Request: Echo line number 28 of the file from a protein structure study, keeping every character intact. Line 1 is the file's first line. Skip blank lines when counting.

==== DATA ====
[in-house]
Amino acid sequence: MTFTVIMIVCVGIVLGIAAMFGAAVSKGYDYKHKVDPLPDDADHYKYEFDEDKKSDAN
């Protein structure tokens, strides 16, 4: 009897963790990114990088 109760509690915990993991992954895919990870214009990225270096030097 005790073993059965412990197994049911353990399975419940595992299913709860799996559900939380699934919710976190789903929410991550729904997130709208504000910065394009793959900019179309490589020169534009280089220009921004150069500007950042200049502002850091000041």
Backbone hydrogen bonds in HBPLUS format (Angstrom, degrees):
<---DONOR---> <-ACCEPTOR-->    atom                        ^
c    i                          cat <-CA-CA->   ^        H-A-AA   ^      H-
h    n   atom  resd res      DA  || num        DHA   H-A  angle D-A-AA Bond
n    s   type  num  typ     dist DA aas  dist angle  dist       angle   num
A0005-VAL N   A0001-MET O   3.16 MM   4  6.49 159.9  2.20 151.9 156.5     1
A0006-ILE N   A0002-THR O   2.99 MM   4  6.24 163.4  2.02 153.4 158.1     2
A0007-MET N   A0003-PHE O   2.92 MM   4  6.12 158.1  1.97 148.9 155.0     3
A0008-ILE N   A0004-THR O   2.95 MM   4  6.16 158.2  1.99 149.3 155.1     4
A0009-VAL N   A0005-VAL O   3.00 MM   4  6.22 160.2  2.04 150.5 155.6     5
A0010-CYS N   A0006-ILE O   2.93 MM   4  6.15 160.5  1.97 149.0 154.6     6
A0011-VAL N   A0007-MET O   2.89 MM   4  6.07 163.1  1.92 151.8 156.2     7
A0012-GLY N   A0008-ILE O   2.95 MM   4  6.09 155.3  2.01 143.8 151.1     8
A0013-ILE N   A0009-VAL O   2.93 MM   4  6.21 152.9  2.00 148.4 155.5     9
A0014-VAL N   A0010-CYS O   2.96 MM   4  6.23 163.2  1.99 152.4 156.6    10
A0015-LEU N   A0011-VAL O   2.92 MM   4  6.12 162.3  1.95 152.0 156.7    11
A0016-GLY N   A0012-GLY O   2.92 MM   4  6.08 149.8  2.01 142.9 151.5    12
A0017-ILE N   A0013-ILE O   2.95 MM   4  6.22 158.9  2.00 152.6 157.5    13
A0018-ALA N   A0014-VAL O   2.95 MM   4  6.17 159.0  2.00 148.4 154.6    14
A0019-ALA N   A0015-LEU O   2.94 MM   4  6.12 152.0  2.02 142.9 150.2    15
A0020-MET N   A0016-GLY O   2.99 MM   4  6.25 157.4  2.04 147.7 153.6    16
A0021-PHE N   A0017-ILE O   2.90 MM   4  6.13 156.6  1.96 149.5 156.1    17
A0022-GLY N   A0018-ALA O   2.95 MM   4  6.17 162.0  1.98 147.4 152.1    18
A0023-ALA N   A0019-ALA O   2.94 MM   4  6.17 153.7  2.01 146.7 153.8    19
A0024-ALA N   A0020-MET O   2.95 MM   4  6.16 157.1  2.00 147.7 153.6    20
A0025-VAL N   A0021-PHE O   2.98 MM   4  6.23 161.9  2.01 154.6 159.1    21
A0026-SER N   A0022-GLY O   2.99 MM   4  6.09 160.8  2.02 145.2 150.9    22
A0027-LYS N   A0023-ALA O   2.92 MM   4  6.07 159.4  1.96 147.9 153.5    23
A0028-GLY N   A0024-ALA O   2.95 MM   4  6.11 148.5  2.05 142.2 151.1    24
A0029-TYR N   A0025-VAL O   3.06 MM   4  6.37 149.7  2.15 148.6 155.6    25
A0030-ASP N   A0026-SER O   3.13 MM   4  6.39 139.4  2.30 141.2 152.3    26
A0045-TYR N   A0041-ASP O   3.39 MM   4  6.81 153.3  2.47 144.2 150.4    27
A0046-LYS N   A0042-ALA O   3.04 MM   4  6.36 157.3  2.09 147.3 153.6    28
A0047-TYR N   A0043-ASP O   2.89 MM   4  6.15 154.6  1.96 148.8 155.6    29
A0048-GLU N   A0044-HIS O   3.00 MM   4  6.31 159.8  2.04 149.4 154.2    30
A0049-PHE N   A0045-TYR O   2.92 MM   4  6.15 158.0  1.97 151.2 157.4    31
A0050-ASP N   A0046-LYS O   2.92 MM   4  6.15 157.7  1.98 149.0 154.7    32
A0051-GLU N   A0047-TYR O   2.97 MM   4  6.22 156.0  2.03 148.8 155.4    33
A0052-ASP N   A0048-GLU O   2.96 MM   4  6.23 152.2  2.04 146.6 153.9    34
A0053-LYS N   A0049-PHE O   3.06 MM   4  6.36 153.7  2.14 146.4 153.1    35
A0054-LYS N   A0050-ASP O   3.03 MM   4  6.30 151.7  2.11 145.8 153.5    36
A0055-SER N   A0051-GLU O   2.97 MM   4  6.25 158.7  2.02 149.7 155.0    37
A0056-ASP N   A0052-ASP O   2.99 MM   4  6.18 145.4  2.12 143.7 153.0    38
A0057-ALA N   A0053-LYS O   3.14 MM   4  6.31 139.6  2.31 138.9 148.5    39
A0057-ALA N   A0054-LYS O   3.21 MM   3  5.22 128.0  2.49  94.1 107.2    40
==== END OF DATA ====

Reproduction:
A0024-ALA N   A0020-MET O   2.95 MM   4  6.16 157.1  2.00 147.7 153.6    20